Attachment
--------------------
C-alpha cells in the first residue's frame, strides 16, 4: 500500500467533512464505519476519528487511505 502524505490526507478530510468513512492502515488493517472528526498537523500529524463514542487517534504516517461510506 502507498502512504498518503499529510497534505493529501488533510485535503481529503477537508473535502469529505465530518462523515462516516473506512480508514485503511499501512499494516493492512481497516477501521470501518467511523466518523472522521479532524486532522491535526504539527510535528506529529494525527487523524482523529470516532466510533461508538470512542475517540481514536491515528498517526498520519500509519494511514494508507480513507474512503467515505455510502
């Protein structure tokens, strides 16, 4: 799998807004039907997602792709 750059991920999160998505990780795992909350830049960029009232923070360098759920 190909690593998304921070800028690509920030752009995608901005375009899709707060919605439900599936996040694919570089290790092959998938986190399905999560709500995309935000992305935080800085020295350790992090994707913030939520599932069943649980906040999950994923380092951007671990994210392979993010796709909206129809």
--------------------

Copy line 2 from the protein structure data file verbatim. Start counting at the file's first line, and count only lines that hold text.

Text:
């Protein structure tokens, strides 16, 4: 799998807004039907997602792709 750059991920999160998505990780795992909350830049960029009232923070360098759920 190909690593998304921070800028690509920030752009995608901005375009899709707060919605439900599936996040694919570089290790092959998938986190399905999560709500995309935000992305935080800085020295350790992090994707913030939520599932069943649980906040999950994923380092951007671990994210392979993010796709909206129809």